Multiple Frequency-Shift Keying

What Does Multiple Frequency-Shift Keying Mean?

Multiple frequency-shift keying (MFSK) is a method of signal modulation that extends the radio teletype (RTTY) two-tone technique to multiple tones, producing fewer errors. MFSK signal modulation technique involves discrete audio tone bursts of different frequencies, which deliver digital data. This technique was originally used by British and other European government agencies during the mid-1900s.


MSFK is a variant of frequency-shift keying (FSK), which makes use of more than two frequencies to transmit digital data.

At the time of its invention, MSFK was referred to as Piccolo, which is a high-pitched musical instrument that sounds much like an MFSK signal over a radio receiver speaker.

Techopedia Explains Multiple Frequency-Shift Keying

MFSK works by using comparatively narrow tone spacing. This helps to achieve significant data rates for a given bandwidth. For example, 64 bps in a signal bandwidth of 316 Hz is common.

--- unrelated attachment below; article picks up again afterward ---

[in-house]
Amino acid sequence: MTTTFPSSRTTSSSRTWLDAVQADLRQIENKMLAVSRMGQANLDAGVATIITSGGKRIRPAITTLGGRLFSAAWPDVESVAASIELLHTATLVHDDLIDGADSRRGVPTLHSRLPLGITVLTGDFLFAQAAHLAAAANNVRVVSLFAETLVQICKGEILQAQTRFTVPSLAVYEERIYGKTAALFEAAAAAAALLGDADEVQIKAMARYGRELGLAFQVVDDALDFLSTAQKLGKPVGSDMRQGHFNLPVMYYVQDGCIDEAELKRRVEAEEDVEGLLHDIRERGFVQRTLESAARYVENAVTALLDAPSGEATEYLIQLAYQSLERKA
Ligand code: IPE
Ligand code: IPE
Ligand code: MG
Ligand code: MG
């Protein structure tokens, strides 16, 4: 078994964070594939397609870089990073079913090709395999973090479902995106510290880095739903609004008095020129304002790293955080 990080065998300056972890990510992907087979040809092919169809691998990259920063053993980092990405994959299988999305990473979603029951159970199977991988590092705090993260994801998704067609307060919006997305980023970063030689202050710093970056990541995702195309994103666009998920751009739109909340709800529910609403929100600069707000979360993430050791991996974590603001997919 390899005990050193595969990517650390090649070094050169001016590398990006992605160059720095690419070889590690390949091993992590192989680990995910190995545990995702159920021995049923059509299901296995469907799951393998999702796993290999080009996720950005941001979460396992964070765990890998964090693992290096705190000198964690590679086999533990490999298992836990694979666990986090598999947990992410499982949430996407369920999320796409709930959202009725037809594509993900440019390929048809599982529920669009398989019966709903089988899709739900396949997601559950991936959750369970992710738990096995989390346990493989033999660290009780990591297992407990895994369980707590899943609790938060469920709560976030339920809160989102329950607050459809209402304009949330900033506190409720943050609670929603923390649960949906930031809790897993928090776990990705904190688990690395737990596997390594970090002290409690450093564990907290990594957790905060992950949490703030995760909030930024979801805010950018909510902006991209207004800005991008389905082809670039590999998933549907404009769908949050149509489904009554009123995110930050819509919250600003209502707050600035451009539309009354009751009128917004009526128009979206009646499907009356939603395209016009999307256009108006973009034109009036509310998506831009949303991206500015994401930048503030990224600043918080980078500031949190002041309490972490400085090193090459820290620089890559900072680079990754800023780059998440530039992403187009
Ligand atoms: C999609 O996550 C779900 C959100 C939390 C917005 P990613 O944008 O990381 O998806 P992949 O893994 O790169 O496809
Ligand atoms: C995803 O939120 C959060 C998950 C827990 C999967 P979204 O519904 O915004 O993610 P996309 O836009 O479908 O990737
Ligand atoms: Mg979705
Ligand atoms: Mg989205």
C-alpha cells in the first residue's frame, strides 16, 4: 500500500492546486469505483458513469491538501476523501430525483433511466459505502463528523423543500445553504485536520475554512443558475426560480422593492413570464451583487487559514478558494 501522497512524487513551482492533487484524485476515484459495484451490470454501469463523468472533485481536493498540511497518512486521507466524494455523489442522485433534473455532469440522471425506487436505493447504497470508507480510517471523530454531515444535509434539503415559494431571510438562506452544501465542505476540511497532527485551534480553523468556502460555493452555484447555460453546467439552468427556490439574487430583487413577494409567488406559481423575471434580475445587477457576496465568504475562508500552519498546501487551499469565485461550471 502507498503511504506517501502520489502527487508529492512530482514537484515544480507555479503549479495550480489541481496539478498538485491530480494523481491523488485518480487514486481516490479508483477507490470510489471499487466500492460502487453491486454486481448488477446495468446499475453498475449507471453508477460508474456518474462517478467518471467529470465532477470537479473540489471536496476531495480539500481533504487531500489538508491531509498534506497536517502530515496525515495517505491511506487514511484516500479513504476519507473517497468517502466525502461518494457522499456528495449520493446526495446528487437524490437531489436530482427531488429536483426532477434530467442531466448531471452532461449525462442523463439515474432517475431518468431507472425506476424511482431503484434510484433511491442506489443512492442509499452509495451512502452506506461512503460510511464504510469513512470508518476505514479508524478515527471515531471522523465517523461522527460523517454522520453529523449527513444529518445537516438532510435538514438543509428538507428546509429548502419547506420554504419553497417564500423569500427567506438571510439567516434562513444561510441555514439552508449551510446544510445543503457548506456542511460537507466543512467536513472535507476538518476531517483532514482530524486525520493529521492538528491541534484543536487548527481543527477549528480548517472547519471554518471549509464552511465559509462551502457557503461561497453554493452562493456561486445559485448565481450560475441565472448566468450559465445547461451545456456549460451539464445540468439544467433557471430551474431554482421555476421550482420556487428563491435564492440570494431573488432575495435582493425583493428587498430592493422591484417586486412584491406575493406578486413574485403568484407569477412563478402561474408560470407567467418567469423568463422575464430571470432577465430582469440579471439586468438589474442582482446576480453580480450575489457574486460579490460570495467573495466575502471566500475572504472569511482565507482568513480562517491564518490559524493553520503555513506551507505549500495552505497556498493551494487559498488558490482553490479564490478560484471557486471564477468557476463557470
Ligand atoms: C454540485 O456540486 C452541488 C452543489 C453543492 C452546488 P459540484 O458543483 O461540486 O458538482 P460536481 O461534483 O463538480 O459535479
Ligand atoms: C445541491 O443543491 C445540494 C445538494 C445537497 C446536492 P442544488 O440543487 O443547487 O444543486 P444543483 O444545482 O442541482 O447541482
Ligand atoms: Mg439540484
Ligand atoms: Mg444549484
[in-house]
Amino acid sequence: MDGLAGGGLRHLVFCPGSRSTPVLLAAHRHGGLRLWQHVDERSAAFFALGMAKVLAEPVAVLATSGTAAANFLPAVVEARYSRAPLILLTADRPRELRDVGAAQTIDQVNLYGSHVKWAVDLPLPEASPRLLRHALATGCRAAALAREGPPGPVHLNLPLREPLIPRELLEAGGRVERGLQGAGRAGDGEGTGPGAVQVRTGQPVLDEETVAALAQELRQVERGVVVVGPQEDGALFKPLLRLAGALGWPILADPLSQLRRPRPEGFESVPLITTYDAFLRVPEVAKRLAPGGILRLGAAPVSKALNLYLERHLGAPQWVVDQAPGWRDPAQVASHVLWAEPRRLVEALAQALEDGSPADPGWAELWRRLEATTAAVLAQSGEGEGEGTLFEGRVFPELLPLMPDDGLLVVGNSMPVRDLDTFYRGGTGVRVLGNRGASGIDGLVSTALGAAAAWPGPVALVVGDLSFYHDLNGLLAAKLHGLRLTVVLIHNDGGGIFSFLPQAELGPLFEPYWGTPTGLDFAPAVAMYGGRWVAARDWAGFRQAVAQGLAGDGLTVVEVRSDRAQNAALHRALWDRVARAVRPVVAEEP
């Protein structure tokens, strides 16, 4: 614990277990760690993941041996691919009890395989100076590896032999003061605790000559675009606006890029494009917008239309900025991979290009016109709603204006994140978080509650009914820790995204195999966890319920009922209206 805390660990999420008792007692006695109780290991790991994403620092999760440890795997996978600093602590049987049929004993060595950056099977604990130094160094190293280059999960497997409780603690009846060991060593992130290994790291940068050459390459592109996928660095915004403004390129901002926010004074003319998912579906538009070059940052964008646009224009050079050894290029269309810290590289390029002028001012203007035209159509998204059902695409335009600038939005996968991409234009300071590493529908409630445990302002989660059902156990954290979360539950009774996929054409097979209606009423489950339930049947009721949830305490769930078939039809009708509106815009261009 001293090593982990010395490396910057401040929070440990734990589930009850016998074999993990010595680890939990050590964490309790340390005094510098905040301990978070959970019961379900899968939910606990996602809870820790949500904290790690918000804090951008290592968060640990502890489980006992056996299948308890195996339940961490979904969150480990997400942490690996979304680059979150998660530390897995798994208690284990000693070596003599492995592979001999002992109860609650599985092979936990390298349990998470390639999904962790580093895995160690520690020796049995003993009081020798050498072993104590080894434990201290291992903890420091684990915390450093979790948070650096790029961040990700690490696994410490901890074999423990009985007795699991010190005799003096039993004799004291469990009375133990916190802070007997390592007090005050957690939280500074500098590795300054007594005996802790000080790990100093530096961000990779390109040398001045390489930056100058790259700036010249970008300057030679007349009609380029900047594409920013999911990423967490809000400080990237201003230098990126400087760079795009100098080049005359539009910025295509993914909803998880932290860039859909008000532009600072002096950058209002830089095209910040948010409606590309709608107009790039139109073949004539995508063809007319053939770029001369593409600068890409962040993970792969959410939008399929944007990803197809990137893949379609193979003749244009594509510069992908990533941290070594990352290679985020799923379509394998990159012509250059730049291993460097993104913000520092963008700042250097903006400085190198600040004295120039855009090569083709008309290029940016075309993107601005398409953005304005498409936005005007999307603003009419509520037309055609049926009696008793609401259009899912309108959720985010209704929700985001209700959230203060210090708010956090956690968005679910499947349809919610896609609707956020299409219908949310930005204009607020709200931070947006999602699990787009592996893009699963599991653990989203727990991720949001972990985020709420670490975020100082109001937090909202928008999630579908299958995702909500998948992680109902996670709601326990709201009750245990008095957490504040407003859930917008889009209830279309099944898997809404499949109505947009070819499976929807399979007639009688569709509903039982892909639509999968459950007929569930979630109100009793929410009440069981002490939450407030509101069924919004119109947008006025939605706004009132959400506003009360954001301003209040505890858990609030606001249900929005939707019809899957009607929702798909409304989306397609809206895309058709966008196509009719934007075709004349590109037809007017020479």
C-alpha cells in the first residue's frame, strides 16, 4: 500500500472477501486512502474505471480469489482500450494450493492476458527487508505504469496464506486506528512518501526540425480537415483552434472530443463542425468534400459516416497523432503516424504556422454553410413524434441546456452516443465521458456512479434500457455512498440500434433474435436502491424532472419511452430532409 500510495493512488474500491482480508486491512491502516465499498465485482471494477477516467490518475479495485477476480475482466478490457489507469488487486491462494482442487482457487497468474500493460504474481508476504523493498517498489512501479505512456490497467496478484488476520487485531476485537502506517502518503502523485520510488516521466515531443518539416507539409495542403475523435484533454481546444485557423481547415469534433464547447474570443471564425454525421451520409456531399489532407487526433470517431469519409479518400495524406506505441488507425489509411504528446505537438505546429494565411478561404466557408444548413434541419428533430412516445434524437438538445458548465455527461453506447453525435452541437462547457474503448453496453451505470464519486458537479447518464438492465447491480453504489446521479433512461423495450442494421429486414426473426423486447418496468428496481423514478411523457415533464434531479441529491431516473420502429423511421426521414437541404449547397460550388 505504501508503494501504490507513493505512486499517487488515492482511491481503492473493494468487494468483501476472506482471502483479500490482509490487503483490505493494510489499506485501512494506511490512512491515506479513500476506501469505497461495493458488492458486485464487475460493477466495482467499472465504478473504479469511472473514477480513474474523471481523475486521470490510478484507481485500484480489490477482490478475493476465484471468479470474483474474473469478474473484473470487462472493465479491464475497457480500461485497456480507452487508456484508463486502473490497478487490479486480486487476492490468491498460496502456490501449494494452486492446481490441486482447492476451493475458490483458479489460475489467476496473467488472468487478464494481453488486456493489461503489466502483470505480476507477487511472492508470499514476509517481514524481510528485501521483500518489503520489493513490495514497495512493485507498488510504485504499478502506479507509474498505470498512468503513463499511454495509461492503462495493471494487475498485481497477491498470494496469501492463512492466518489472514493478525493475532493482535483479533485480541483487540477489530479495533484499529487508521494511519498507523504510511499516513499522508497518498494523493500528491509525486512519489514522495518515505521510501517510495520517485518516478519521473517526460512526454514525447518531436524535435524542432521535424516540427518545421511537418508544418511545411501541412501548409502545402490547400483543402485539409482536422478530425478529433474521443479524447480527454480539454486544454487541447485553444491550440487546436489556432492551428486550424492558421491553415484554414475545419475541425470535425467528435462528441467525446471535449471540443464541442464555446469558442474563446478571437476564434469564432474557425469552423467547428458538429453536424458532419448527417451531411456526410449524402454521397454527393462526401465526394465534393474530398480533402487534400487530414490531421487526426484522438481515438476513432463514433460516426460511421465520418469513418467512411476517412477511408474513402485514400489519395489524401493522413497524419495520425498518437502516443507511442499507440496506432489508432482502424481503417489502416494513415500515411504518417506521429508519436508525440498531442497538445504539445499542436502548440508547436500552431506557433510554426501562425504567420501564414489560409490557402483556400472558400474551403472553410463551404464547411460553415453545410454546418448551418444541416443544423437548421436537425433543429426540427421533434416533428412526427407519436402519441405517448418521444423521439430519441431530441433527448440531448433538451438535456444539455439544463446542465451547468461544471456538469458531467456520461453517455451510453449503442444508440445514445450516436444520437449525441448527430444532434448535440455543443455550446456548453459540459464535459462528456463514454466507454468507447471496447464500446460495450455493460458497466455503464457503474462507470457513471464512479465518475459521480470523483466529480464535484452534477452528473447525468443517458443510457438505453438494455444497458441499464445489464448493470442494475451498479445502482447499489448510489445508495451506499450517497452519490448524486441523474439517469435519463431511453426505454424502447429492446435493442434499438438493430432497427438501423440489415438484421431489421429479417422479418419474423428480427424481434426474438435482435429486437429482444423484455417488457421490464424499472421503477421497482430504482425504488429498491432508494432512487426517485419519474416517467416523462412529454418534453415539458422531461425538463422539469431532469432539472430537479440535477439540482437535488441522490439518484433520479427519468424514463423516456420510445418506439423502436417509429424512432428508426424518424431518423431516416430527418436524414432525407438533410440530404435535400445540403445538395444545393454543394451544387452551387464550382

The first MFSK mode was MFSK16, which was designed by Murray ZL1BPU. MFSK16 was first coded by Nino IZ8BLY, and was released in 1999. It featured full-time error correction and was built for long-path DX.

The benefits of MFSK include:

  • Error rate is reduced as the quantity of tones is increased.
  • High rejection of broadband noise and pulse caused by narrow receiver bandwidth per tone.
  • Low band rate for multi-path rejection and sensitivity.
  • Tolerant to ionospheric effects like multi-path, doppler, and fading.
  • Constant transmitter power – phase continuous for minimum keying noise.
  • No requirement for a linear transmitter.

Drawbacks of MFSK:

  • The individual tone detector’s narrow bandwidth and narrow spacing could make tuning complex.
  • Low TX/RX offset and good transceiver stability are crucial.
  • MFSK utilizes more bandwidth for a given text speed when compared to a PSK system; however, it is more robust.


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Margaret Rouse
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Margaret is an award-winning technical writer and teacher known for her ability to explain complex technical subjects to a non-technical business audience. Over the past twenty years, her IT definitions have been published by Que in an encyclopedia of technology terms and cited in articles by the New York Times, Time Magazine, USA Today, ZDNet, PC Magazine, and Discovery Magazine. She joined Techopedia in 2011. Margaret's idea of a fun day is helping IT and business professionals learn to speak each other’s highly specialized languages.